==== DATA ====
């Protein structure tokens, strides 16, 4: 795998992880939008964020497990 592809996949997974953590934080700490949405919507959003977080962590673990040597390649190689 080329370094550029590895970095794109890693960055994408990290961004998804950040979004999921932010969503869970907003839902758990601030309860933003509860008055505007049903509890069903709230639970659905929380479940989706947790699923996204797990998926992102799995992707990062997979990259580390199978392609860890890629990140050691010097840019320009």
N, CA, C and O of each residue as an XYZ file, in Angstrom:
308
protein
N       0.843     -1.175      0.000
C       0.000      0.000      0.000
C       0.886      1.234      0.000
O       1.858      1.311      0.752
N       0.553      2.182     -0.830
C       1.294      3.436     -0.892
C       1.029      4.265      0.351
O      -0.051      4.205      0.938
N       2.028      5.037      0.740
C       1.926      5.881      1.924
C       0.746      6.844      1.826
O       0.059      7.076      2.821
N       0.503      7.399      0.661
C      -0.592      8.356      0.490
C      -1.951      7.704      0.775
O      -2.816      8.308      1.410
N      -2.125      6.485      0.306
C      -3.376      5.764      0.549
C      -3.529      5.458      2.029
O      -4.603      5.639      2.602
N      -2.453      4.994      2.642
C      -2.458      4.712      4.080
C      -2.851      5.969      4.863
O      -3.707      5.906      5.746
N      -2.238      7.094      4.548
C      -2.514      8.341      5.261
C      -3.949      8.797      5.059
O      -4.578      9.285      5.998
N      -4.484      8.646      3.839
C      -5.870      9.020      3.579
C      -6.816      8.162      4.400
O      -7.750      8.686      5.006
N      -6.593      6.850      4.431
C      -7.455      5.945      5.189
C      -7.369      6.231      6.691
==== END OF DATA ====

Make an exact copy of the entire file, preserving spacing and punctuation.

């Protein structure tokens, strides 16, 4: 795998992880939008964020497990 592809996949997974953590934080700490949405919507959003977080962590673990040597390649190689 080329370094550029590895970095794109890693960055994408990290961004998804950040979004999921932010969503869970907003839902758990601030309860933003509860008055505007049903509890069903709230639970659905929380479940989706947790699923996204797990998926992102799995992707990062997979990259580390199978392609860890890629990140050691010097840019320009």
N, CA, C and O of each residue as an XYZ file, in Angstrom:
308
protein
N       0.843     -1.175      0.000
C       0.000      0.000      0.000
C       0.886      1.234      0.000
O       1.858      1.311      0.752
N       0.553      2.182     -0.830
C       1.294      3.436     -0.892
C       1.029      4.265      0.351
O      -0.051      4.205      0.938
N       2.028      5.037      0.740
C       1.926      5.881      1.924
C       0.746      6.844      1.826
O       0.059      7.076      2.821
N       0.503      7.399      0.661
C      -0.592      8.356      0.490
C      -1.951      7.704      0.775
O      -2.816      8.308      1.410
N      -2.125      6.485      0.306
C      -3.376      5.764      0.549
C      -3.529      5.458      2.029
O      -4.603      5.639      2.602
N      -2.453      4.994      2.642
C      -2.458      4.712      4.080
C      -2.851      5.969      4.863
O      -3.707      5.906      5.746
N      -2.238      7.094      4.548
C      -2.514      8.341      5.261
C      -3.949      8.797      5.059
O      -4.578      9.285      5.998
N      -4.484      8.646      3.839
C      -5.870      9.020      3.579
C      -6.816      8.162      4.400
O      -7.750      8.686      5.006
N      -6.593      6.850      4.431
C      -7.455      5.945      5.189
C      -7.369      6.231      6.691